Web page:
Wednesday - July 12, 2017
Tanzanians don't believe in forks. Only spoons. Out of every meal I've had, none have included forks.
Today's adventure took us to Meserani Snake Park by Dukambovu, about an hour away from Arusha. On the way, I got to observe and take in how pretty everything is. Like how the Dali dali's (buses where you pack a ton of people) are all decorated differently. Some have Pope Francis, others have Muslim girls praying and some even have Usher on it. Take your pick. Many schools on the way had beautiful animal murals that Wynwood can wish it had. The little kids take care of the cattle and walk them on the streets - it's cute to see such a small human hold a stick larger than life, leading animals five times his/her size. I wish I could feed all the dogs here; you can see their ribs when they walk, which is rare because dogs are only used as guardians at night.
Meserani Snake Park is the only place where locals can get antidotes for snake parks for free! Here, tons of snakes that you really wish weren't on your next flight live out of harm's way (for both the people's and the snakes' benefit). Pythons and Mambos are the most dangerous and aggressive snakes. There are no anacondas - the amazon is their home, not Africa. Water snakes are harmless (I'll bring this advice all the way home). Red Spitting Cobras can kill lions and only 20% of all snakes can actually kill humans.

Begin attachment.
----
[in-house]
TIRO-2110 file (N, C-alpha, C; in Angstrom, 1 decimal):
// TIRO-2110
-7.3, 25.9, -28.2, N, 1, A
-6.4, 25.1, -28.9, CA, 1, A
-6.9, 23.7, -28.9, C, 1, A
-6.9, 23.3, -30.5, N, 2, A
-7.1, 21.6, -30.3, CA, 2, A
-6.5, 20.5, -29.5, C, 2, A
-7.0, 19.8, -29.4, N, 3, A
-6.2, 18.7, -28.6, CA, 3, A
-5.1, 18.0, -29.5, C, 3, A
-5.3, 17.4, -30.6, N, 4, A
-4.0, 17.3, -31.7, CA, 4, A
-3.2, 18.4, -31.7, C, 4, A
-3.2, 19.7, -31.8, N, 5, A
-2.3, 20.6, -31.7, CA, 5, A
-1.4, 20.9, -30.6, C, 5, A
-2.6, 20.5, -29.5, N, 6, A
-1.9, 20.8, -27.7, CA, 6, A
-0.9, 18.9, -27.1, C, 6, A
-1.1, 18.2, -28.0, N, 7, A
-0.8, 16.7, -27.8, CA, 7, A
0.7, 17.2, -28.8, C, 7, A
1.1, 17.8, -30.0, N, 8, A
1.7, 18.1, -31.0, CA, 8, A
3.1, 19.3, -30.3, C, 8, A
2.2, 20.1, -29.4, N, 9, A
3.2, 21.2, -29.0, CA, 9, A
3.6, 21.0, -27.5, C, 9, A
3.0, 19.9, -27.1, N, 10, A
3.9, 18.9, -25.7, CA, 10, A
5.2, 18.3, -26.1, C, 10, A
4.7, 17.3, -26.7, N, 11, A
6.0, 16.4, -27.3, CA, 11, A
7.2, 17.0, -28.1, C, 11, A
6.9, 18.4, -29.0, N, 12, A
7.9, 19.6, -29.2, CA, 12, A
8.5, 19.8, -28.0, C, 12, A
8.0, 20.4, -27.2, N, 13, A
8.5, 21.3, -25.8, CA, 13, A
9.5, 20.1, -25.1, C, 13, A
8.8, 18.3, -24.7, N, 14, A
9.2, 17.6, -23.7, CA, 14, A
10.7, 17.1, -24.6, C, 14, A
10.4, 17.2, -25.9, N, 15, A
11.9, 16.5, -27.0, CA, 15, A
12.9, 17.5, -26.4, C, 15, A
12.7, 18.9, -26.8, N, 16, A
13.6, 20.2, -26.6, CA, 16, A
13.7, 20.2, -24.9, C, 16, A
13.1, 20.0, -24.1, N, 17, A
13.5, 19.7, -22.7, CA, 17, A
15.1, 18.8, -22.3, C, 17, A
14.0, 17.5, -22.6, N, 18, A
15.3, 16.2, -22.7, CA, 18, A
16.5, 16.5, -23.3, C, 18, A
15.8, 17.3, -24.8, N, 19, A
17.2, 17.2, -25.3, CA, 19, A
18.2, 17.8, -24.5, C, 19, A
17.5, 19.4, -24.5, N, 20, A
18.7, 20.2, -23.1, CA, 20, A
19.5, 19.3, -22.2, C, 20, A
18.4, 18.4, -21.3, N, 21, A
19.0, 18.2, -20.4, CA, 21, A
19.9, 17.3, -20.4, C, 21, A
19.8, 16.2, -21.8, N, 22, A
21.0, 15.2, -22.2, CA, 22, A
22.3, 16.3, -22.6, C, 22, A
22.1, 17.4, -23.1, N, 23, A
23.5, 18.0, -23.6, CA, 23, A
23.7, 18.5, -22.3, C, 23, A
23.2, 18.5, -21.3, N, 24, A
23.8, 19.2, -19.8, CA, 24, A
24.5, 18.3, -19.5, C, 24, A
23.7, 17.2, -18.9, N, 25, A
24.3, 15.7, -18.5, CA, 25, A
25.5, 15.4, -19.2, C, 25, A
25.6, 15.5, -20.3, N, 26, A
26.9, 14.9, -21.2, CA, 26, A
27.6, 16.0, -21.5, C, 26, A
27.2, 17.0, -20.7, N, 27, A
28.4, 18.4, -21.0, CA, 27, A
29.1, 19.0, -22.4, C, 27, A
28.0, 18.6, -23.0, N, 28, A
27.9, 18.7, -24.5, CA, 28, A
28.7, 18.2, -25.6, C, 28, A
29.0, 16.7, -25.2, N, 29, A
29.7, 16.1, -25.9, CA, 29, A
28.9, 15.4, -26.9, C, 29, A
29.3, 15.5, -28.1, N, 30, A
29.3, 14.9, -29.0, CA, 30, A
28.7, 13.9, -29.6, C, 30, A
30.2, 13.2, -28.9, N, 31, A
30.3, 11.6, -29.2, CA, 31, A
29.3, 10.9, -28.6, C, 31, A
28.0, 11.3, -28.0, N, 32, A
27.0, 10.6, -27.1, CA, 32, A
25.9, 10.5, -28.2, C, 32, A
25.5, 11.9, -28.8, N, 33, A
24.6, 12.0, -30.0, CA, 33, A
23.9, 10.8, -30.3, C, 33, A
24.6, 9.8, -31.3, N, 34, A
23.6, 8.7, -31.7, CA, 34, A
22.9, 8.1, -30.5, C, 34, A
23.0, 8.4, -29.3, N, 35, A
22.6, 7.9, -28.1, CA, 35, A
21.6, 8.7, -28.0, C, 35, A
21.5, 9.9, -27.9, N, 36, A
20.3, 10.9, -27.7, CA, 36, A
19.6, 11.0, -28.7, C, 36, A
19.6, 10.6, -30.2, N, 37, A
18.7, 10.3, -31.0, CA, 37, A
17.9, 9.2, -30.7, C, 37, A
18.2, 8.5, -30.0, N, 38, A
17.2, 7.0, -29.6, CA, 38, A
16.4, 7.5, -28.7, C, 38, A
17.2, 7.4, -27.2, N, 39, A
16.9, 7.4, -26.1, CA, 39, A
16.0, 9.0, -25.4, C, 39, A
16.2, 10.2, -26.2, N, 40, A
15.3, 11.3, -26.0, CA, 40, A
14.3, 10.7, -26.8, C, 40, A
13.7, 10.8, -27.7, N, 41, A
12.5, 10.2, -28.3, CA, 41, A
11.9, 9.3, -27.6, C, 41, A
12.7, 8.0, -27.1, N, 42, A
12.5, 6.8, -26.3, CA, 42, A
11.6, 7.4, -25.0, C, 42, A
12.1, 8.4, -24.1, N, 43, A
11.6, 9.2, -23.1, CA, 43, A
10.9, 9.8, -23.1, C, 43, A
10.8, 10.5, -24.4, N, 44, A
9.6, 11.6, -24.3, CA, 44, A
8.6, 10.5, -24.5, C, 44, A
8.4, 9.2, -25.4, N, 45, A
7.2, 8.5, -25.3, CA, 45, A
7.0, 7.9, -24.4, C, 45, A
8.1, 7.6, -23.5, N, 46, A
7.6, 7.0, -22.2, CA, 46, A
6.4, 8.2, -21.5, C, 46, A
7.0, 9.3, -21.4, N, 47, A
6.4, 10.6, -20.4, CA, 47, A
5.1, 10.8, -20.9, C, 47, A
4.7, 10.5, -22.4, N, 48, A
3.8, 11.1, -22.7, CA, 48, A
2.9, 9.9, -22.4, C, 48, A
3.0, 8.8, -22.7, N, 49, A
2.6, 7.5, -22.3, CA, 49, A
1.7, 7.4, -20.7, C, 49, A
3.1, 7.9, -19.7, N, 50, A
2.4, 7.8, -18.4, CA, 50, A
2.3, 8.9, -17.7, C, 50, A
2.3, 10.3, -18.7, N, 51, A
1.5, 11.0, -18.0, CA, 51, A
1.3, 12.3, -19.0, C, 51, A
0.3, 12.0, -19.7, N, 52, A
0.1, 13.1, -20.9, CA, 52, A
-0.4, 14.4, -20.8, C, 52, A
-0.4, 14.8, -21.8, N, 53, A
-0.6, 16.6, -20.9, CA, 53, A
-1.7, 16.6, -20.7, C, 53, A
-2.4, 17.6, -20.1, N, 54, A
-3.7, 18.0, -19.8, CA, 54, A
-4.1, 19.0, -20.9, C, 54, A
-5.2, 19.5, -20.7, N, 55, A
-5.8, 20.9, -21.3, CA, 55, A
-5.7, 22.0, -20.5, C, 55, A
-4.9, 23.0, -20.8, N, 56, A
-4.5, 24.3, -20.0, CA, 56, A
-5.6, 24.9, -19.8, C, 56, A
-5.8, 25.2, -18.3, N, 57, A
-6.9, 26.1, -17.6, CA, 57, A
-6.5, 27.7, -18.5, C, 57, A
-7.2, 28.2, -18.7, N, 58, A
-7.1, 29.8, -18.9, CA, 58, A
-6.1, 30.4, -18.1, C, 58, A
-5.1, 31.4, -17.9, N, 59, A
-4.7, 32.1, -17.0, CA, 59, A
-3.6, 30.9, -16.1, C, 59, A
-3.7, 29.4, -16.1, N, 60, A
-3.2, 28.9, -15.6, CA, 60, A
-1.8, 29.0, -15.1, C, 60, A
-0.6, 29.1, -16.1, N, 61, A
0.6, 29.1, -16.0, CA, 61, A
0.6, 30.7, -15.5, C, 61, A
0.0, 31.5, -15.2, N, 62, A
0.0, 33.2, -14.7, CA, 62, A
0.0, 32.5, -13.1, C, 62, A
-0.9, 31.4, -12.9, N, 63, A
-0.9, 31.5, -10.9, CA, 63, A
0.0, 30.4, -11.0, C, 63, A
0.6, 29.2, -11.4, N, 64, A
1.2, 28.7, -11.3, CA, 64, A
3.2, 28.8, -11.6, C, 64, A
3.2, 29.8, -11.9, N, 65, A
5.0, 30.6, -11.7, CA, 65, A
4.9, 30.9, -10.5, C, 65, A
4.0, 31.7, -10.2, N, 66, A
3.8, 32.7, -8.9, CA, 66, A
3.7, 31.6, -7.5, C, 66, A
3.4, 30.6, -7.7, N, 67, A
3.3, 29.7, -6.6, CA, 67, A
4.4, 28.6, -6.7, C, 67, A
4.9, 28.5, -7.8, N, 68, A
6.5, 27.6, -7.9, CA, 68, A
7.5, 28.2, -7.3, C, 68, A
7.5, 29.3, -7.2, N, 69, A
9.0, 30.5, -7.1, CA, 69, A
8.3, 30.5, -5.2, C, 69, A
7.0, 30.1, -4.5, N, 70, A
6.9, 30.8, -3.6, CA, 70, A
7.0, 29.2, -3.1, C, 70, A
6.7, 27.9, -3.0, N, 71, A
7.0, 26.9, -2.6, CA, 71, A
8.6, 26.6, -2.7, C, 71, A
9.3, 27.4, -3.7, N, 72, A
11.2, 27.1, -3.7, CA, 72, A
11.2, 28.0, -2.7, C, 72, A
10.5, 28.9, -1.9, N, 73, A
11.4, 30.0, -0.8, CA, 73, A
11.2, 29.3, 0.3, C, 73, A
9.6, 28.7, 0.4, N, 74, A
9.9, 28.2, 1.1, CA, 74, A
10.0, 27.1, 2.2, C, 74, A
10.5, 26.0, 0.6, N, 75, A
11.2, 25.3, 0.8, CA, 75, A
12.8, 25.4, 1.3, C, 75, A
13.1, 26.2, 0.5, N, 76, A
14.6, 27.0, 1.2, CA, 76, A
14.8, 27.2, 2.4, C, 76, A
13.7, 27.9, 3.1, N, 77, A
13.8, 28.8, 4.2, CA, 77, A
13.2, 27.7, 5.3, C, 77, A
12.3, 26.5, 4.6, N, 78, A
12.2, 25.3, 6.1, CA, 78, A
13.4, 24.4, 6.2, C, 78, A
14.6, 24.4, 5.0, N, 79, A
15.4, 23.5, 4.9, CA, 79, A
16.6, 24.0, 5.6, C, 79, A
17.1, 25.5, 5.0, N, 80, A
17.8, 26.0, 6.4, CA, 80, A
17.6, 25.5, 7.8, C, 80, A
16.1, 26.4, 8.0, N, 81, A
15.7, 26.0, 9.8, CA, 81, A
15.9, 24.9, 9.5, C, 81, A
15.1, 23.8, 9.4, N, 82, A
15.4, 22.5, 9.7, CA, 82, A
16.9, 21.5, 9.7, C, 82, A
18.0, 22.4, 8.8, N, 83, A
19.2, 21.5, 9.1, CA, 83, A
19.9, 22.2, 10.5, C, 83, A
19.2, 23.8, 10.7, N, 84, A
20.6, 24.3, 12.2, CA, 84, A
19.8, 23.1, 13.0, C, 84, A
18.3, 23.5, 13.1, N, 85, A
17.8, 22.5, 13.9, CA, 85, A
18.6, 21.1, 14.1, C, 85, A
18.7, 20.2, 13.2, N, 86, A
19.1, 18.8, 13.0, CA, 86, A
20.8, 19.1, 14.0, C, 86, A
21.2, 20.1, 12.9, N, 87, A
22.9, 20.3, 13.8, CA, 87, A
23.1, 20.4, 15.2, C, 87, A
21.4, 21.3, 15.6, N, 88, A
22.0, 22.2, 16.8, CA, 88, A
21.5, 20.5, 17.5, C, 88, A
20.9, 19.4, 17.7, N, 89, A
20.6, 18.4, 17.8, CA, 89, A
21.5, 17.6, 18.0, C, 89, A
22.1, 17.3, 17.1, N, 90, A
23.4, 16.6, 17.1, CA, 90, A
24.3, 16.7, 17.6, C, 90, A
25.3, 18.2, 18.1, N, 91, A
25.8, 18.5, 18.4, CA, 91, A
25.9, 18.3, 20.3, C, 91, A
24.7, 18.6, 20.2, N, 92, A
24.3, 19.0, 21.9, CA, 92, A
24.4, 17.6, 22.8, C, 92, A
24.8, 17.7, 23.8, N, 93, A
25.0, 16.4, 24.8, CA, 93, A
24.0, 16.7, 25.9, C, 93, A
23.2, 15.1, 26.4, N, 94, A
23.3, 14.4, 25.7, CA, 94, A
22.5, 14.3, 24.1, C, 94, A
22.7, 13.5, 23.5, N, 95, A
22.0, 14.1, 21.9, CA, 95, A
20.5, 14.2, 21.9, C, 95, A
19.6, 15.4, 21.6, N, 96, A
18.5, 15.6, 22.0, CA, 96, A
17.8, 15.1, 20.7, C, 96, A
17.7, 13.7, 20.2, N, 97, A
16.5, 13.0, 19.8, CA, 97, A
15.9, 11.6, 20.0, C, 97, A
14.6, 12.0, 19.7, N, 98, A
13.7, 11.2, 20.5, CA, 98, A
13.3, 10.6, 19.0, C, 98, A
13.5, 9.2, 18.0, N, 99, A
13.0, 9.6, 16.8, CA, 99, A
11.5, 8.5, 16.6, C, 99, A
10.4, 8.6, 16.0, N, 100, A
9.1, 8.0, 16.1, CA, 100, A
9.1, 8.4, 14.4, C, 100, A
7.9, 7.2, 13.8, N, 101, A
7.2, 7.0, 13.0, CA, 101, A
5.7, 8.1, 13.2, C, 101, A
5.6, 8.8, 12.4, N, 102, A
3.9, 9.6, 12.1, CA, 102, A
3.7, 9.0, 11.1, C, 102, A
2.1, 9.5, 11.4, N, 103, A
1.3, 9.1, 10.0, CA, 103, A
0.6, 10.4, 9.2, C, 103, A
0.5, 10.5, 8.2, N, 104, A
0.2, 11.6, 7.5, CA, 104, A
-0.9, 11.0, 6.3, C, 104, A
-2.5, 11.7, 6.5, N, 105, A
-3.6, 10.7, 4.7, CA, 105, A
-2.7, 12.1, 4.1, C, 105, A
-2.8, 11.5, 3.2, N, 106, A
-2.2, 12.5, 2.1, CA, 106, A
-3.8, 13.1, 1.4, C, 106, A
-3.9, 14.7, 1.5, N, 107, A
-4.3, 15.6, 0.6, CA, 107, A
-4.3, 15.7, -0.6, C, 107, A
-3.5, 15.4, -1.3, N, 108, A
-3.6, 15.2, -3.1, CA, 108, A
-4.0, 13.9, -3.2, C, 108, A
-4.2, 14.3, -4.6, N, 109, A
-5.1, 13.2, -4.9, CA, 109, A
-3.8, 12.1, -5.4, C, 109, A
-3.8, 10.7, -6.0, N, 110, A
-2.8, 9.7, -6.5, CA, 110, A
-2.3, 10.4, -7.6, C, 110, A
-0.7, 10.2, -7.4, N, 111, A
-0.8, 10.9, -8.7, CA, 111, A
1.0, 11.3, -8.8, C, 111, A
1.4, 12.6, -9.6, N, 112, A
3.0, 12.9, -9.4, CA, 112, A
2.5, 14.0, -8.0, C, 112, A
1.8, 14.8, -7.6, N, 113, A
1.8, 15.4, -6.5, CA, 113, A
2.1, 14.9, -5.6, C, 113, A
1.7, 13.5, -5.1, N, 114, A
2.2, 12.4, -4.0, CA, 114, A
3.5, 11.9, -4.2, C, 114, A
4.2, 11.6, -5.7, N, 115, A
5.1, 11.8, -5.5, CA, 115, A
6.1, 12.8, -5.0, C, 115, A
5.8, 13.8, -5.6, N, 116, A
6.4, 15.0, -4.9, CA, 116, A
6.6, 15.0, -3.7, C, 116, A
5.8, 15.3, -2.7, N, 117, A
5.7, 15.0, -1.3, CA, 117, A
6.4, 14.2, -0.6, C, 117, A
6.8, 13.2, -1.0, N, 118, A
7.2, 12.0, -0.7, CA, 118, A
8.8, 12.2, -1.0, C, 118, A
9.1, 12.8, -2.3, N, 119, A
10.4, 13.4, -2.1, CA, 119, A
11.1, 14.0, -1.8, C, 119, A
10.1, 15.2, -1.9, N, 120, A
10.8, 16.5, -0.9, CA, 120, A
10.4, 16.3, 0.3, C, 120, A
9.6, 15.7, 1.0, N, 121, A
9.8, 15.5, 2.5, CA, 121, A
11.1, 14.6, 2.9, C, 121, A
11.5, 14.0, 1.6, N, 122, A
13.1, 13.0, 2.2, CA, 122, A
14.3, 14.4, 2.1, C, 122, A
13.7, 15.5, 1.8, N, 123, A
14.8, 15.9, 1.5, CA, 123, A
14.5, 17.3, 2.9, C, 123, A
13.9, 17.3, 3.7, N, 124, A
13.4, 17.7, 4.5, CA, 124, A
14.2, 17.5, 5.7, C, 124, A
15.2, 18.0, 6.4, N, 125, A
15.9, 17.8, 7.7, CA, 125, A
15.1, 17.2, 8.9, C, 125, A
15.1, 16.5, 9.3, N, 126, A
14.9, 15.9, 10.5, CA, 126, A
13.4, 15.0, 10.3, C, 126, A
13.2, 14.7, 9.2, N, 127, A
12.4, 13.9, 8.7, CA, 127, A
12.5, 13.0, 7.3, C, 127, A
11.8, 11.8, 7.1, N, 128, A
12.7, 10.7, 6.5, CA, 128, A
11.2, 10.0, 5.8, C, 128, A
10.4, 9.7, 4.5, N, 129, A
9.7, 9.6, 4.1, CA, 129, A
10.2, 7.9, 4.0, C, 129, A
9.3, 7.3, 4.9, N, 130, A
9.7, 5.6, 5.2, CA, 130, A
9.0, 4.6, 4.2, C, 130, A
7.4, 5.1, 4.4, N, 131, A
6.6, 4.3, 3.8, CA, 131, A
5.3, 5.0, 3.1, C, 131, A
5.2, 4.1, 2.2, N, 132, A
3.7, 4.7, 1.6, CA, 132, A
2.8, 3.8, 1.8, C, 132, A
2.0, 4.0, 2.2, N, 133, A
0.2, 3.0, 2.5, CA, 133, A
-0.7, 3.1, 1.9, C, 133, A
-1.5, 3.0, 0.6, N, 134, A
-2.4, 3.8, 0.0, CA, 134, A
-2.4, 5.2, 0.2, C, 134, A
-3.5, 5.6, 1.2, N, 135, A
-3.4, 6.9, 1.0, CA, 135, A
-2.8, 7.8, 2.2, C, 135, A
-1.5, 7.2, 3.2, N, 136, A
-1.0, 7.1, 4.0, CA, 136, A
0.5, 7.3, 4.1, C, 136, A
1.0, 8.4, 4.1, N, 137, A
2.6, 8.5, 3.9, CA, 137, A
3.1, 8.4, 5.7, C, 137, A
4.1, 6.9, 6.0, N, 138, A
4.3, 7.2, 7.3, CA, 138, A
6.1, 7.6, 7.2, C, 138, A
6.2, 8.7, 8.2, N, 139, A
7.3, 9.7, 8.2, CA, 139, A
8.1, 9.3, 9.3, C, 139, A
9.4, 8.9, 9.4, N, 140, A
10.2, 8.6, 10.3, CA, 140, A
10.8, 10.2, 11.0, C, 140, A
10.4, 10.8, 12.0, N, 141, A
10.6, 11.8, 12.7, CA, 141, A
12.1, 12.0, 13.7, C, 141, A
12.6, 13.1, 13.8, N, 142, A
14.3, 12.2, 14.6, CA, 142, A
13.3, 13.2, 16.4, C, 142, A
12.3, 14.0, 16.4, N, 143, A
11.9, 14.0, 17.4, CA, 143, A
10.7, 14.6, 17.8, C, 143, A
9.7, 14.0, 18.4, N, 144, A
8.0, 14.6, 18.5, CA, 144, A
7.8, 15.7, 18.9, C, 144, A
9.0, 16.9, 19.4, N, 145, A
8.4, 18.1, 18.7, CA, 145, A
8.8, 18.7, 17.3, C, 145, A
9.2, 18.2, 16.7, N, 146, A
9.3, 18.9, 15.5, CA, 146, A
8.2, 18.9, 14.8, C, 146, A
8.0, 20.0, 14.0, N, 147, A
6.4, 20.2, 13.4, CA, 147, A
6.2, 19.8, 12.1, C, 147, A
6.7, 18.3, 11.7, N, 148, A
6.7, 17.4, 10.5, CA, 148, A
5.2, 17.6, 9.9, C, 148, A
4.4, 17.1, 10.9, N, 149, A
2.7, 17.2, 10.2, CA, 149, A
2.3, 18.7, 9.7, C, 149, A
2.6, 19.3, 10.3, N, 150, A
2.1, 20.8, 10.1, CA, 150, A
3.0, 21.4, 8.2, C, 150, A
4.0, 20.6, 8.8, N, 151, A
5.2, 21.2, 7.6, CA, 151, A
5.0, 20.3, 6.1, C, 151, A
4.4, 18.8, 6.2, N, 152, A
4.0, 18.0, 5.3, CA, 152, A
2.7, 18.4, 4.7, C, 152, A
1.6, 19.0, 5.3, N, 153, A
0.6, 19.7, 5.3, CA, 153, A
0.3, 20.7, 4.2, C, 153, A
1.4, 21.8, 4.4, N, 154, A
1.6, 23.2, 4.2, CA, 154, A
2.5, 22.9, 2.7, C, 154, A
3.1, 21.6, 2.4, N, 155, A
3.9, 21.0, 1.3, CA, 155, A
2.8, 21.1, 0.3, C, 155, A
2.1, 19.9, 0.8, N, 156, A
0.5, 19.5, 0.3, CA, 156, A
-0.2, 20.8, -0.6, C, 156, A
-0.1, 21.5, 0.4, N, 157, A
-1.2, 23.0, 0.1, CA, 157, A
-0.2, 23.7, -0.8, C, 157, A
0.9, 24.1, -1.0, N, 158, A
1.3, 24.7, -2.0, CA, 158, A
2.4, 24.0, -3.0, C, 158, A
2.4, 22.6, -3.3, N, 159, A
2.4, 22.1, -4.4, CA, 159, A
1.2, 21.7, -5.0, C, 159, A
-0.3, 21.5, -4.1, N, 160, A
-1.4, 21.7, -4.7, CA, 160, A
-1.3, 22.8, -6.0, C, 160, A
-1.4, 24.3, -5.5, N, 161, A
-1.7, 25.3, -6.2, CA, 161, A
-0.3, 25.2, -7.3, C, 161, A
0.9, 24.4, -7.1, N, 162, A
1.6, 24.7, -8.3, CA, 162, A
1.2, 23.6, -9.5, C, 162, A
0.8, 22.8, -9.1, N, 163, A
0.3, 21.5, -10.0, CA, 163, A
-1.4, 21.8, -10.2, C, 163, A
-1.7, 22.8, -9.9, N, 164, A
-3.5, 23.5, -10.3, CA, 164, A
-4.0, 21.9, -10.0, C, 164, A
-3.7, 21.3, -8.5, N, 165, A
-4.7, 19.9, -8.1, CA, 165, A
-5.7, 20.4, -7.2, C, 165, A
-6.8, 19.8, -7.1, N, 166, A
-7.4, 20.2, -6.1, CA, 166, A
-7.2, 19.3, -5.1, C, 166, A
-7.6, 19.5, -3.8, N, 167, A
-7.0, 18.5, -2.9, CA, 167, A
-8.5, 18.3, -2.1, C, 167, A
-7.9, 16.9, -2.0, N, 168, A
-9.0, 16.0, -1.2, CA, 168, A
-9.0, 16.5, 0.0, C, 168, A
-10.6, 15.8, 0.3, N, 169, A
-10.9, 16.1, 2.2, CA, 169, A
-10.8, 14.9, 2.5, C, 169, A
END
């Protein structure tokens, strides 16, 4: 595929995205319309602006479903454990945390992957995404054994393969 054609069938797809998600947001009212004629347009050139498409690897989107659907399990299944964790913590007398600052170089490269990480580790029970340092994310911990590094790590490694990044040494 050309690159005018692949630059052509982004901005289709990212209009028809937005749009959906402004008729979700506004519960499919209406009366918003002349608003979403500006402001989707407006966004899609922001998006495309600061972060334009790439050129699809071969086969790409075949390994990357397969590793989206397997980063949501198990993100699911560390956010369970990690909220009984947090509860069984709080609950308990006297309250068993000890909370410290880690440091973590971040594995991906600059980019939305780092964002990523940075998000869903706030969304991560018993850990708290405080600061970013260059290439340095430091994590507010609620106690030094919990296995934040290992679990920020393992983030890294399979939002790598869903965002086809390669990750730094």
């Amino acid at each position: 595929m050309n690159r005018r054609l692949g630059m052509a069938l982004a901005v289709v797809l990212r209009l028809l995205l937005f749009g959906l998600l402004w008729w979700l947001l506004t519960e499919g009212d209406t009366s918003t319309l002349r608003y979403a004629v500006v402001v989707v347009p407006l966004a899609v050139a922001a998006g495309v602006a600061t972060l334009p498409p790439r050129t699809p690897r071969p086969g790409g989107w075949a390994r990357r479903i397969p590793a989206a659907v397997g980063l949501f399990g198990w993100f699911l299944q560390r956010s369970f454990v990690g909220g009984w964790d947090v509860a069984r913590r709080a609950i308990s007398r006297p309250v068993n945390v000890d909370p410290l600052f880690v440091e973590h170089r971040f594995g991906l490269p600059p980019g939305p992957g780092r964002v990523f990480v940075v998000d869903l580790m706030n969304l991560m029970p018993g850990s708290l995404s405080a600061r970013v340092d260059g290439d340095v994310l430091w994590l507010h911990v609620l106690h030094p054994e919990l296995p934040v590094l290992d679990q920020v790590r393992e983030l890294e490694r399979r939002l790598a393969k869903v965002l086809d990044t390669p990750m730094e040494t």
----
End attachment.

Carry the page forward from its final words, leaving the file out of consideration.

Amongst the sleeping snakes, we also saw tortoises and owls. We held smaller turtles and it peed on one of the girls, which is supposed to be good luck! We also got to hold water snakes and the first one I held got put on my neck by our hostel driver, Joseph. Absolutely grossed out by the thought of it on my neck so when I held it a second time on my arm, I was much more relaxed. Seeing it expand when it breathed was so incredible and simple! Mother Nature, man.
Shopping around the Maasai Market Women Group, we ventured into little huts for different items that were much cheaper here than in town. Gifts galore! Thank you Joseph for bargaining on our behalf in Swahili; I can only say "Shillingapi?" Which means "how much" but I don't even know the numbers to understand their answers.
The Maasai Cultural Museum was the smallest museum I've ever been in but I've got to give it to them - no air conditioning can be solved with a good building. The walls were really cool and I forgot that it was hot in the first place. We learned how the Maasai are nomadic and how much the woman does at home. The men just decide how much cattle each family has and then take "medicine" away from the family. They should move to Amsterdam for the same "medicine" too.
This trip is just making me solidify the fact that women are badasses, in all possible forms that the phrase can take. The Maasai men can have up to eight wives and mom's just pop babies out of nowhere, bring home money with their goods, build the homes and somehow take care of the family. What. Even.
For dinner, the pineapple and cheese sandwich at Empire has been the most American thing I've had so far but I'm going to make the same thing when I get home. So good. Africans also don't believe much in cheese, it's the only time I've seen it.
Our group as a whole is getting much closer! Literally, we fit all 15 of us into an 8 person car. Who needs personal space?